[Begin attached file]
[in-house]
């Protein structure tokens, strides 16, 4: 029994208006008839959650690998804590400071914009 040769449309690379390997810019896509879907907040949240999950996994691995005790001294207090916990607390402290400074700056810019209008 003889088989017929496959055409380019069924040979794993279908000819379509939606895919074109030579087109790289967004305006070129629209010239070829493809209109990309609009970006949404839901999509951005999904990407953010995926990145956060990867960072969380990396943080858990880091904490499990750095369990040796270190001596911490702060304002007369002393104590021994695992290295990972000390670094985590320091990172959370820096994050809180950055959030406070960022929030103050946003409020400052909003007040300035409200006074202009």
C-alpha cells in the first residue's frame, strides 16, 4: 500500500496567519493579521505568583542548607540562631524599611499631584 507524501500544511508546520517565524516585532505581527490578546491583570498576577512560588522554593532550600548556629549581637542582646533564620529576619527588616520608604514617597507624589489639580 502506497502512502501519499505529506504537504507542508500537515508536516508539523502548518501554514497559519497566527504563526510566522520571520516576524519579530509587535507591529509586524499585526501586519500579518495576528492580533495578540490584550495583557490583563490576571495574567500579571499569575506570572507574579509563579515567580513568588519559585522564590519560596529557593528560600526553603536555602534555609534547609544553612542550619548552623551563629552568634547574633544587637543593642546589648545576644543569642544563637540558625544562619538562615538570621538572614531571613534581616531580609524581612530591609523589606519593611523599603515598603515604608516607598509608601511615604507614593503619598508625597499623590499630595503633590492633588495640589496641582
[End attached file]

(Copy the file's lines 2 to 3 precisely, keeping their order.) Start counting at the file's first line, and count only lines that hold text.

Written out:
């Protein structure tokens, strides 16, 4: 029994208006008839959650690998804590400071914009 040769449309690379390997810019896509879907907040949240999950996994691995005790001294207090916990607390402290400074700056810019209008 003889088989017929496959055409380019069924040979794993279908000819379509939606895919074109030579087109790289967004305006070129629209010239070829493809209109990309609009970006949404839901999509951005999904990407953010995926990145956060990867960072969380990396943080858990880091904490499990750095369990040796270190001596911490702060304002007369002393104590021994695992290295990972000390670094985590320091990172959370820096994050809180950055959030406070960022929030103050946003409020400052909003007040300035409200006074202009």
C-alpha cells in the first residue's frame, strides 16, 4: 500500500496567519493579521505568583542548607540562631524599611499631584 507524501500544511508546520517565524516585532505581527490578546491583570498576577512560588522554593532550600548556629549581637542582646533564620529576619527588616520608604514617597507624589489639580 502506497502512502501519499505529506504537504507542508500537515508536516508539523502548518501554514497559519497566527504563526510566522520571520516576524519579530509587535507591529509586524499585526501586519500579518495576528492580533495578540490584550495583557490583563490576571495574567500579571499569575506570572507574579509563579515567580513568588519559585522564590519560596529557593528560600526553603536555602534555609534547609544553612542550619548552623551563629552568634547574633544587637543593642546589648545576644543569642544563637540558625544562619538562615538570621538572614531571613534581616531580609524581612530591609523589606519593611523599603515598603515604608516607598509608601511615604507614593503619598508625597499623590499630595503633590492633588495640589496641582